St. Patrick’s Day Marketing: The Good and The Bad

As we all know, marketers, advertisers and pretty much anyone trying to sell anything leverages holidays as a way to boost sales by tapping into the significant meanings and emotions that we all feel during these special times of the year.
St. Patrick’s Day is no exception. As children we are taught about wearing green in order to avoid being pinched, leprechauns, shamrocks and looking for a pot of gold at the end the rainbow. When we get old enough, we learn about green beer, and the coveted tradition of celebrating the holiday by getting blasted drunk.
Here are a few examples of really great St. Patrick’s Day marketing and some others that are, well… not. You could perhaps call the not-so-good examples of what not to do when trying to associate your brand with celebrating the traditions of St. Patrick’s Day.

The Good

1. Tourism Ireland (

The following advertisement created by Tourism Ireland ( does an amazing job of tying in a St. Patrick’s Day themed ad with visiting Ireland. It begins illustrating in images how St. Patrick’s day is celebrated when “every year the world goes green.” Then explains that “in Ireland, everyday is bathed in green.”
To sweeten it even more, they enlisted Liam Neeson to be the narrator, who not only has one of the most recognizable voices in Hollywood, but is probably one of the most famous people in the world actually from Ireland.

2. Guinness

When people think of Ireland they think of Guinness. When people think of St. Patrick’s Day they also think of Guinness. The beer maker has done such an amazing job over the years of attaching its recognition to the holiday and its home country. Guinness continues to devise great marketing tactics to strengthen its brand and association with the holiday. This year in Singapore Guinness threw a week long St. Patrick’s Day Festival where it gave away over 20,000 pints of its beer. Talk about a fantastic party that will most certainly help generate more loyal Guinness fans.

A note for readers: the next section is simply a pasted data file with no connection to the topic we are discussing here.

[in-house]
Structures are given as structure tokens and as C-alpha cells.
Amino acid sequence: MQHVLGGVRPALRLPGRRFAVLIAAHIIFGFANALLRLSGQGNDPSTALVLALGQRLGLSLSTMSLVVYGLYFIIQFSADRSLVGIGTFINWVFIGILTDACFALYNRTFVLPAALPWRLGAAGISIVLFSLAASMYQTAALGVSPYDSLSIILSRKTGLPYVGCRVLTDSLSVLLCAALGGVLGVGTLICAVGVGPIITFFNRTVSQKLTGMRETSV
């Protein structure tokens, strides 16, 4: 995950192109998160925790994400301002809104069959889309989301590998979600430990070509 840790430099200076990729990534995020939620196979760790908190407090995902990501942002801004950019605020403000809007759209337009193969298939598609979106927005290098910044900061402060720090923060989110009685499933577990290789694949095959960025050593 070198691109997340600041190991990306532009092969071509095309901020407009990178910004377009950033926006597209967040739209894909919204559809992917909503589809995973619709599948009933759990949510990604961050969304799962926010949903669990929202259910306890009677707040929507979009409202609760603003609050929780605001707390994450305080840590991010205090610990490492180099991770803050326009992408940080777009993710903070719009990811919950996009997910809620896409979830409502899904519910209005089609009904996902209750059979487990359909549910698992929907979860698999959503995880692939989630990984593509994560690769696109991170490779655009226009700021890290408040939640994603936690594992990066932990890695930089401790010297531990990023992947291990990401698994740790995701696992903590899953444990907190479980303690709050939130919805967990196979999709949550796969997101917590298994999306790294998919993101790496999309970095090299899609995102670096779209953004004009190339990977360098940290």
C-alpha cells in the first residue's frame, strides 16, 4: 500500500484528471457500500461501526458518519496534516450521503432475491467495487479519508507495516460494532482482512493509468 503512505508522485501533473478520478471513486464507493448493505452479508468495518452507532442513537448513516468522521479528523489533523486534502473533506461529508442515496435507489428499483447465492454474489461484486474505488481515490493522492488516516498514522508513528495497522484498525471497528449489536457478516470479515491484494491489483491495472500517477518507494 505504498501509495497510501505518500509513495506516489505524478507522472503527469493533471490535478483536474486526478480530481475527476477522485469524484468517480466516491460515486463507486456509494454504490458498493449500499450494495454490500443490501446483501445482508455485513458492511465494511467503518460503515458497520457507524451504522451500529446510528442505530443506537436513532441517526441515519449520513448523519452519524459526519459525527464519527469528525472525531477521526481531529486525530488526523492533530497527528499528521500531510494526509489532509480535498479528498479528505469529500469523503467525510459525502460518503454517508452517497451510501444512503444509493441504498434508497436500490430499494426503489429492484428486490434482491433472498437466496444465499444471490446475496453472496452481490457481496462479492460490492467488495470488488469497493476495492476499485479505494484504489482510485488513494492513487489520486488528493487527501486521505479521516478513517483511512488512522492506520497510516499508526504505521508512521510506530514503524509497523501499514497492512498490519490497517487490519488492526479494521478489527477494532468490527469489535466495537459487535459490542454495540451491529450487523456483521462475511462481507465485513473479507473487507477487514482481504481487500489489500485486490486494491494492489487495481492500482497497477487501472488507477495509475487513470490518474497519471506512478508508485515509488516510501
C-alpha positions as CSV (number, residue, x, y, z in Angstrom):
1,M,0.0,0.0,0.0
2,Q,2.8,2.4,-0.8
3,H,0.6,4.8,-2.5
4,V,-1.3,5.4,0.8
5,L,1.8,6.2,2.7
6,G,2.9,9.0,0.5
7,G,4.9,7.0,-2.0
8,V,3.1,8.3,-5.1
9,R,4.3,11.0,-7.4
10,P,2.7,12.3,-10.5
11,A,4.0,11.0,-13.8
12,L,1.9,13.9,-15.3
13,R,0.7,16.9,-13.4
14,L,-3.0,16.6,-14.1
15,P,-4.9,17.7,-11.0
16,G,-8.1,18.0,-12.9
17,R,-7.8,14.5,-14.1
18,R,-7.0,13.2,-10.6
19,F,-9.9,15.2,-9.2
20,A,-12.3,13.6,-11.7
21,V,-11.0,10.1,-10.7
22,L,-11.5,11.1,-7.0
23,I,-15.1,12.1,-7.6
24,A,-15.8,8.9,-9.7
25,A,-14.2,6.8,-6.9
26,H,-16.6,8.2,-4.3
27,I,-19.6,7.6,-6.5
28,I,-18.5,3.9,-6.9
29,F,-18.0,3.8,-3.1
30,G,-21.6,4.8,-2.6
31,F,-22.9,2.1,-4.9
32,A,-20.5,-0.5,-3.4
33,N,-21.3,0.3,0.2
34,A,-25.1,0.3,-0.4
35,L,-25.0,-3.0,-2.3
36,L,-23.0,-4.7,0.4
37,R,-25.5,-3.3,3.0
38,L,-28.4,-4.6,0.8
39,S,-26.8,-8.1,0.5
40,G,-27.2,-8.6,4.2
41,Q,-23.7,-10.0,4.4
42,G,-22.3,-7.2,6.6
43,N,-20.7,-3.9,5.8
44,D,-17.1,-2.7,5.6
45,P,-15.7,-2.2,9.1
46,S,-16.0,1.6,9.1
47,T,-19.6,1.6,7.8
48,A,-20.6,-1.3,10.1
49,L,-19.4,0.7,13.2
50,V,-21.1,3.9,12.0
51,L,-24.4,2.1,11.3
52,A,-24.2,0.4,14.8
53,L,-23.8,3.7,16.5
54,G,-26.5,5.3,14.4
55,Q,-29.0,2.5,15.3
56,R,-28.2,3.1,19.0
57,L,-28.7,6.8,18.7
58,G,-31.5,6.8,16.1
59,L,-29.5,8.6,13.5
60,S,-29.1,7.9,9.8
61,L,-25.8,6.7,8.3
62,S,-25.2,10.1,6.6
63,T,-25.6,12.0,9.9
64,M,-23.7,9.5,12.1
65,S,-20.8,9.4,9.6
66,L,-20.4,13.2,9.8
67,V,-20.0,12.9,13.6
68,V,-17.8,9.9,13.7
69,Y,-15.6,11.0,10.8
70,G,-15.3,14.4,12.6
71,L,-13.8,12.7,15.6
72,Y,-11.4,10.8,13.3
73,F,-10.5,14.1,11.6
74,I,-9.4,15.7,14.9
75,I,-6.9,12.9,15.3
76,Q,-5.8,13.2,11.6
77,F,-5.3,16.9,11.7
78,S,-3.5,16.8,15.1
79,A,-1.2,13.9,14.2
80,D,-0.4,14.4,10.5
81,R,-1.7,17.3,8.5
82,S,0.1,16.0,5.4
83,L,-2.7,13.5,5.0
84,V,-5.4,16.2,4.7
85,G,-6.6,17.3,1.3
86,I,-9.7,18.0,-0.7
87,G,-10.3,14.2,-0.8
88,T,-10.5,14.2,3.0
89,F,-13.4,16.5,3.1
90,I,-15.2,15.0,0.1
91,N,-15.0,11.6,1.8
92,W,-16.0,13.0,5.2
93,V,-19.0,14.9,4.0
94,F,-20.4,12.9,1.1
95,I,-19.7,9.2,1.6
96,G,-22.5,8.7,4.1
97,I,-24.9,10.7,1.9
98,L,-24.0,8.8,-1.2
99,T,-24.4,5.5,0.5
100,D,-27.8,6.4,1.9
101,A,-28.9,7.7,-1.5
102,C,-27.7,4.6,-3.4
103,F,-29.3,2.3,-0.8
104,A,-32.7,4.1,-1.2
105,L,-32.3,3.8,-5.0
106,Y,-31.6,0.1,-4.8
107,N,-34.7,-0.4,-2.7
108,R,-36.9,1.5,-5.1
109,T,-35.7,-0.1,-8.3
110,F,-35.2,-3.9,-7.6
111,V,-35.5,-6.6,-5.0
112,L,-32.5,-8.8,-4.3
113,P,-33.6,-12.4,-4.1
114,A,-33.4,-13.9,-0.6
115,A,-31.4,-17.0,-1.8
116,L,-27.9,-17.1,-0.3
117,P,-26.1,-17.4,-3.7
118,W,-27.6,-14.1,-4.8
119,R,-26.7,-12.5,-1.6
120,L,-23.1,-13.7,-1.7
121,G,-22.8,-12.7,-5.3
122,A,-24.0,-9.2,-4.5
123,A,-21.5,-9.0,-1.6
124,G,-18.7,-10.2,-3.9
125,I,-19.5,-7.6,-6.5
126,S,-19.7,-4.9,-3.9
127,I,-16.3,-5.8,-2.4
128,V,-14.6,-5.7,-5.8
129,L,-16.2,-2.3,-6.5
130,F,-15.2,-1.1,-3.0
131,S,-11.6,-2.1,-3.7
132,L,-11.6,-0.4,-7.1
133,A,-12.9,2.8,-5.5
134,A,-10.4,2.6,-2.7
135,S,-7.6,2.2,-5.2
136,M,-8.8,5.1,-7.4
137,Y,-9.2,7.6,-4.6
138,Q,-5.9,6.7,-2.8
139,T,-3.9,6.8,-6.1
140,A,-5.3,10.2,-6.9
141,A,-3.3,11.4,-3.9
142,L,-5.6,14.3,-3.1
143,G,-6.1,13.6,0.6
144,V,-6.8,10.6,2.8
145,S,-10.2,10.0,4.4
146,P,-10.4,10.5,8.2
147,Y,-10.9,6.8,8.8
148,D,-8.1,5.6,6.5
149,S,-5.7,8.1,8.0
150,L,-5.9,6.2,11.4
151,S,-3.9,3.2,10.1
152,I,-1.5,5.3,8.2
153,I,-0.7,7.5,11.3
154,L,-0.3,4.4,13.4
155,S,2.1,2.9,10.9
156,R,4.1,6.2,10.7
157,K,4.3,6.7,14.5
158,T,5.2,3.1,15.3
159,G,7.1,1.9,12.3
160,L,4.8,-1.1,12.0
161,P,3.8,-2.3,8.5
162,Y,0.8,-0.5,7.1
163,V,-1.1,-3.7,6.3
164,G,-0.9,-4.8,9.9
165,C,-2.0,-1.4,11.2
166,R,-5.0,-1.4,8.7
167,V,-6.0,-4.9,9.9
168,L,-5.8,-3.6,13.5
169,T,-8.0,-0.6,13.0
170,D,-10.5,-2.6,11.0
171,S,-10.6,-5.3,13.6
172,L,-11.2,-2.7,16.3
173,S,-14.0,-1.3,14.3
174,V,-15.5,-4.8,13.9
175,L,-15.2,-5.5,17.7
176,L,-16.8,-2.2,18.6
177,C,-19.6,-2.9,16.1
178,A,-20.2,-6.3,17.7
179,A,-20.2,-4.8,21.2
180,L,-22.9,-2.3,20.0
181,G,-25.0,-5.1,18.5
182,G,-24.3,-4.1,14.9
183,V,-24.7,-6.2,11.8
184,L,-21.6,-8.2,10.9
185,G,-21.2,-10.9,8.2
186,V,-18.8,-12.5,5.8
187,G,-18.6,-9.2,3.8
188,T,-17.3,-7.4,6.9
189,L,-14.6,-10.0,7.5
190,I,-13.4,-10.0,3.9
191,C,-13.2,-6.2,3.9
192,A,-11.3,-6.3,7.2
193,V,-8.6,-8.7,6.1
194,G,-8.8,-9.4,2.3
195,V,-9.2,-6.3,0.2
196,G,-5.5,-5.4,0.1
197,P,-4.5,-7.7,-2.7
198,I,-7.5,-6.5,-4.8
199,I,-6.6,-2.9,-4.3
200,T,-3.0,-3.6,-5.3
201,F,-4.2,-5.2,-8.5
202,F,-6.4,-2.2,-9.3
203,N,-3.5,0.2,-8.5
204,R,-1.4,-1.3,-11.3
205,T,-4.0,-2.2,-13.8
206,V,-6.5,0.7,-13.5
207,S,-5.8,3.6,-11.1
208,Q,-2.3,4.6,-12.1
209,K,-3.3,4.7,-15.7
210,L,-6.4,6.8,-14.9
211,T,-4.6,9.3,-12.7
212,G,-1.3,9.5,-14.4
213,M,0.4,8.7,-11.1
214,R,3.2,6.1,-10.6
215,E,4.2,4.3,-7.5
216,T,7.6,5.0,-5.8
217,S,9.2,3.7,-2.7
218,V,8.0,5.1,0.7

3. Game Insight

Game Insight ( a company that makes a variety of popular social and mobile games this year started incorporating St. Patrick’s Day themes into their already existing games.
In popular games like The Tribez, you can help catch leprechauns and return stolen items to build a unique tavern. In Airport City you are able and acquire ancient celtic artifacts. In Big Business Deluxe, there are quests to possess St. Patrick’s Cathedral, just to name a few examples. It’s true agility in marketing and an overall more interesting and fun gaming experience to be able to include current events and holidays into their products.
2020-My-Country  Big-Business-Deluxe

The Bad

1. Bud Light

A few days before St. Patrick’s Day, Bud Light tweeted a St. Patrick’s Day oriented message that was seen and interpreted by many as very inappropriate.
The tweet suggested that the brand thinks its acceptable to touch women without their consent and received immediate backlash. Bud Light apologized and deleted the tweet just a few hours after, but unfortunately errors like that are not so easy to recover from and can stick to how people perceive your brand.
It’s always extremely important to double and triple check how your brand messaging can be interpreted by others, especially in this day of social media where people can immediately verbalize how they feel for the entire world to see.

2. Nike Black & Tan

A few years ago back in 2012, Nike tried to market a new St. Patrick’s Day-themed sneaker they called the SB Dunk Low Black and Tan. The shoes were named after the the drink “the Black and Tan” that is made by combining Guinness with a light lager beer.
Unfortunately when Nike launched this shoe in Ireland the company failed to do the research that “Black and Tan” doesn’t have the same meaning that it does in other parts of the world and ended up offending many people.
According to the Huffington Post, in Ireland “the term is actually a derogatory term for a British paramilitary unit that was sent to stop the Irish rebellion in the 1920s and ultimately led to many attacks on civilians. The LA Times reports “it would be akin in some circles to naming a sneaker the Taliban or the Nazi.” 
Nike of course apologized after they discovered the connotation of the name, but it goes to show how important it is to do your homework on naming when introducing a new product into a culture in which you’re not entirely familiar.